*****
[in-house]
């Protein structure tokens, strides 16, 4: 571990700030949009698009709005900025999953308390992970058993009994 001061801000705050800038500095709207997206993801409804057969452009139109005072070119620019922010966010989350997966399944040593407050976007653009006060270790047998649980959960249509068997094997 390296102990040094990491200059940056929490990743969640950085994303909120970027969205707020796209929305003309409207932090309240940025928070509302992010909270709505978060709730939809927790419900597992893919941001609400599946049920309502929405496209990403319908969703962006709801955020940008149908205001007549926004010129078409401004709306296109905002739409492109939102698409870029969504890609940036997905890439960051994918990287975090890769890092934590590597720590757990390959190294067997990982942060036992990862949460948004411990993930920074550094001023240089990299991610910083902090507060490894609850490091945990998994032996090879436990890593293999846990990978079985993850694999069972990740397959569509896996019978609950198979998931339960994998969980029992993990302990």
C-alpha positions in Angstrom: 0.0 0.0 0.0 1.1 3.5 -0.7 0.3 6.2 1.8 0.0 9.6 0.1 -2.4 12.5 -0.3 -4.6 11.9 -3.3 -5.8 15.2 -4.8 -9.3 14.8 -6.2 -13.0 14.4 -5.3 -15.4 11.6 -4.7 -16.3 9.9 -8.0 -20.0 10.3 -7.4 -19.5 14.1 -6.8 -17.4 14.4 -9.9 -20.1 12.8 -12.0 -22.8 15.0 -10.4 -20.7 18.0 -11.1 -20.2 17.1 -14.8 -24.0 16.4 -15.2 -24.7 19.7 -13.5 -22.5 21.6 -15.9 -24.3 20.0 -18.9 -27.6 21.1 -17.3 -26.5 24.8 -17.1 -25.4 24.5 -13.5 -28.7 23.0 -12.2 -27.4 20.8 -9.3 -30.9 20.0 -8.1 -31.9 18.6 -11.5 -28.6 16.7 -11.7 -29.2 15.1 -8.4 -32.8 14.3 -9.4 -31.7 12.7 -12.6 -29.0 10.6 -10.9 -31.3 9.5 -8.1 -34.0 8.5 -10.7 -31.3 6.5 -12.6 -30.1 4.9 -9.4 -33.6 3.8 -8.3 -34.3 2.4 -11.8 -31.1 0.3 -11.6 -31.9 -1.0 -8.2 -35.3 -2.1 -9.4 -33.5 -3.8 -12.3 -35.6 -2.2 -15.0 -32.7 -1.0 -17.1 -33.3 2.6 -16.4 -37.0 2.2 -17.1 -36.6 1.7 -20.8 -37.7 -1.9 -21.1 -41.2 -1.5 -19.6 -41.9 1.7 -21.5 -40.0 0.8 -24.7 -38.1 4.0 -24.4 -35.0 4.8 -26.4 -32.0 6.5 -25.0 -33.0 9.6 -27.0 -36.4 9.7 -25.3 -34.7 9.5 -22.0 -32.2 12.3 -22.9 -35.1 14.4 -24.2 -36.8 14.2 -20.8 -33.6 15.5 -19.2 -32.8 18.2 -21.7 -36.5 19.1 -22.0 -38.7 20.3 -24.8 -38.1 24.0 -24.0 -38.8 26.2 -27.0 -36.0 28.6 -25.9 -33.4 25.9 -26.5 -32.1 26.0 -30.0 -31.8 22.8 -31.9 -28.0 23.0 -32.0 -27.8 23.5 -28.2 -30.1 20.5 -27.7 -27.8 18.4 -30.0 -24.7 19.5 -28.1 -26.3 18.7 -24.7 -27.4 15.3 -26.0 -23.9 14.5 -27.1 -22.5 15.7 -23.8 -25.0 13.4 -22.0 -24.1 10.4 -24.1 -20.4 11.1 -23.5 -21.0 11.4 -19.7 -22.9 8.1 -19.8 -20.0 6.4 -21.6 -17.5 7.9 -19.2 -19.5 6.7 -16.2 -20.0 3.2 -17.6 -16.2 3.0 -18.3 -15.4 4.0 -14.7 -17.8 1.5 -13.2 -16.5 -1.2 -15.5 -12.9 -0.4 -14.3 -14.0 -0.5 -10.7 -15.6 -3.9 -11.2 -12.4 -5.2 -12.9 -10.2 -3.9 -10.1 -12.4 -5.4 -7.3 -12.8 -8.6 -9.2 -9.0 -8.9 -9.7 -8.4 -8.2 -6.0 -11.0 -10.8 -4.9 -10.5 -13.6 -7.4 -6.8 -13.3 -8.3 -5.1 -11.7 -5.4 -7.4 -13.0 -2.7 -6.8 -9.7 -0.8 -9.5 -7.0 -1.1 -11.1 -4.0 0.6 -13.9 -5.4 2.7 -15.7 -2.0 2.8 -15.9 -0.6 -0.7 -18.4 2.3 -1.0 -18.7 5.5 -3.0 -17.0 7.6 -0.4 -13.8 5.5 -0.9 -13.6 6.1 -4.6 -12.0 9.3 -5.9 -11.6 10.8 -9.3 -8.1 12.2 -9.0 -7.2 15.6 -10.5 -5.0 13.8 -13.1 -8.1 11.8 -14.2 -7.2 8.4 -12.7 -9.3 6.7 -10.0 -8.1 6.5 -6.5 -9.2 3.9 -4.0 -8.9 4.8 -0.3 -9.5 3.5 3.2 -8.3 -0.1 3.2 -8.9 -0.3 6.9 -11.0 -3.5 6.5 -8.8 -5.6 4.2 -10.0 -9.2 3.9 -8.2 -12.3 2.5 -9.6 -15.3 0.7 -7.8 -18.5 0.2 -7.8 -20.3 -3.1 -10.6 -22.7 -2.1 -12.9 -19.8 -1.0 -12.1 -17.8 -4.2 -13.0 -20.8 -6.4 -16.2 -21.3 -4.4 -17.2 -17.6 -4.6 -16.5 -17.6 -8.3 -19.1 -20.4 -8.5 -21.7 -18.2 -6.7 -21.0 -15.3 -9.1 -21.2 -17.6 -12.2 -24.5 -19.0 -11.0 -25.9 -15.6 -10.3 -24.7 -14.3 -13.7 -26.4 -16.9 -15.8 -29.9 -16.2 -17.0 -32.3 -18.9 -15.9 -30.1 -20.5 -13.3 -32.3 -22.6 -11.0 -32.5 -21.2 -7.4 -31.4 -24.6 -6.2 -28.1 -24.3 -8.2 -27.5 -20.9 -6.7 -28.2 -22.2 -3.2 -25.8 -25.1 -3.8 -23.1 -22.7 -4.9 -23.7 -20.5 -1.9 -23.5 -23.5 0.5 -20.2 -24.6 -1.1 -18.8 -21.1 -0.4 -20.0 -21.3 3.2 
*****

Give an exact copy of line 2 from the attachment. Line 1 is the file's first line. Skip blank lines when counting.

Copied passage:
């Protein structure tokens, strides 16, 4: 571990700030949009698009709005900025999953308390992970058993009994 001061801000705050800038500095709207997206993801409804057969452009139109005072070119620019922010966010989350997966399944040593407050976007653009006060270790047998649980959960249509068997094997 390296102990040094990491200059940056929490990743969640950085994303909120970027969205707020796209929305003309409207932090309240940025928070509302992010909270709505978060709730939809927790419900597992893919941001609400599946049920309502929405496209990403319908969703962006709801955020940008149908205001007549926004010129078409401004709306296109905002739409492109939102698409870029969504890609940036997905890439960051994918990287975090890769890092934590590597720590757990390959190294067997990982942060036992990862949460948004411990993930920074550094001023240089990299991610910083902090507060490894609850490091945990998994032996090879436990890593293999846990990978079985993850694999069972990740397959569509896996019978609950198979998931339960994998969980029992993990302990």